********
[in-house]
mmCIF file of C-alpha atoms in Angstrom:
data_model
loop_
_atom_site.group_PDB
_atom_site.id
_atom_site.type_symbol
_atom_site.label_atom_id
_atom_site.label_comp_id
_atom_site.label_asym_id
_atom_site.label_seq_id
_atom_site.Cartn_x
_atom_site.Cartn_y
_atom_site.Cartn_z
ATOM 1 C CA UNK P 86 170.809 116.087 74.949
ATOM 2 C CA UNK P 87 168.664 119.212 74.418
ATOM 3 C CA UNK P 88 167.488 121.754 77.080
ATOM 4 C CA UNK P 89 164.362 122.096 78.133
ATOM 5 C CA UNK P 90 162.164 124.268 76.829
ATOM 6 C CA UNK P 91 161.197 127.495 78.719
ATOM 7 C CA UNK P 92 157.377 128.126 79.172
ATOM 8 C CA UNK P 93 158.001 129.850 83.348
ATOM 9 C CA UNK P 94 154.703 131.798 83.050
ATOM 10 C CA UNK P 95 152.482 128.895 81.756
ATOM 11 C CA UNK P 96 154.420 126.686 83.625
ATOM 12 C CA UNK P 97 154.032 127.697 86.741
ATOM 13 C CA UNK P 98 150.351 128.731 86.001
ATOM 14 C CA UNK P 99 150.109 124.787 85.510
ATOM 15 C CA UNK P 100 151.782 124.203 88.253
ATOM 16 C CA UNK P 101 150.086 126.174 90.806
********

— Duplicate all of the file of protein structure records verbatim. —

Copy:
[in-house]
mmCIF file of C-alpha atoms in Angstrom:
data_model
loop_
_atom_site.group_PDB
_atom_site.id
_atom_site.type_symbol
_atom_site.label_atom_id
_atom_site.label_comp_id
_atom_site.label_asym_id
_atom_site.label_seq_id
_atom_site.Cartn_x
_atom_site.Cartn_y
_atom_site.Cartn_z
ATOM 1 C CA UNK P 86 170.809 116.087 74.949
ATOM 2 C CA UNK P 87 168.664 119.212 74.418
ATOM 3 C CA UNK P 88 167.488 121.754 77.080
ATOM 4 C CA UNK P 89 164.362 122.096 78.133
ATOM 5 C CA UNK P 90 162.164 124.268 76.829
ATOM 6 C CA UNK P 91 161.197 127.495 78.719
ATOM 7 C CA UNK P 92 157.377 128.126 79.172
ATOM 8 C CA UNK P 93 158.001 129.850 83.348
ATOM 9 C CA UNK P 94 154.703 131.798 83.050
ATOM 10 C CA UNK P 95 152.482 128.895 81.756
ATOM 11 C CA UNK P 96 154.420 126.686 83.625
ATOM 12 C CA UNK P 97 154.032 127.697 86.741
ATOM 13 C CA UNK P 98 150.351 128.731 86.001
ATOM 14 C CA UNK P 99 150.109 124.787 85.510
ATOM 15 C CA UNK P 100 151.782 124.203 88.253
ATOM 16 C CA UNK P 101 150.086 126.174 90.806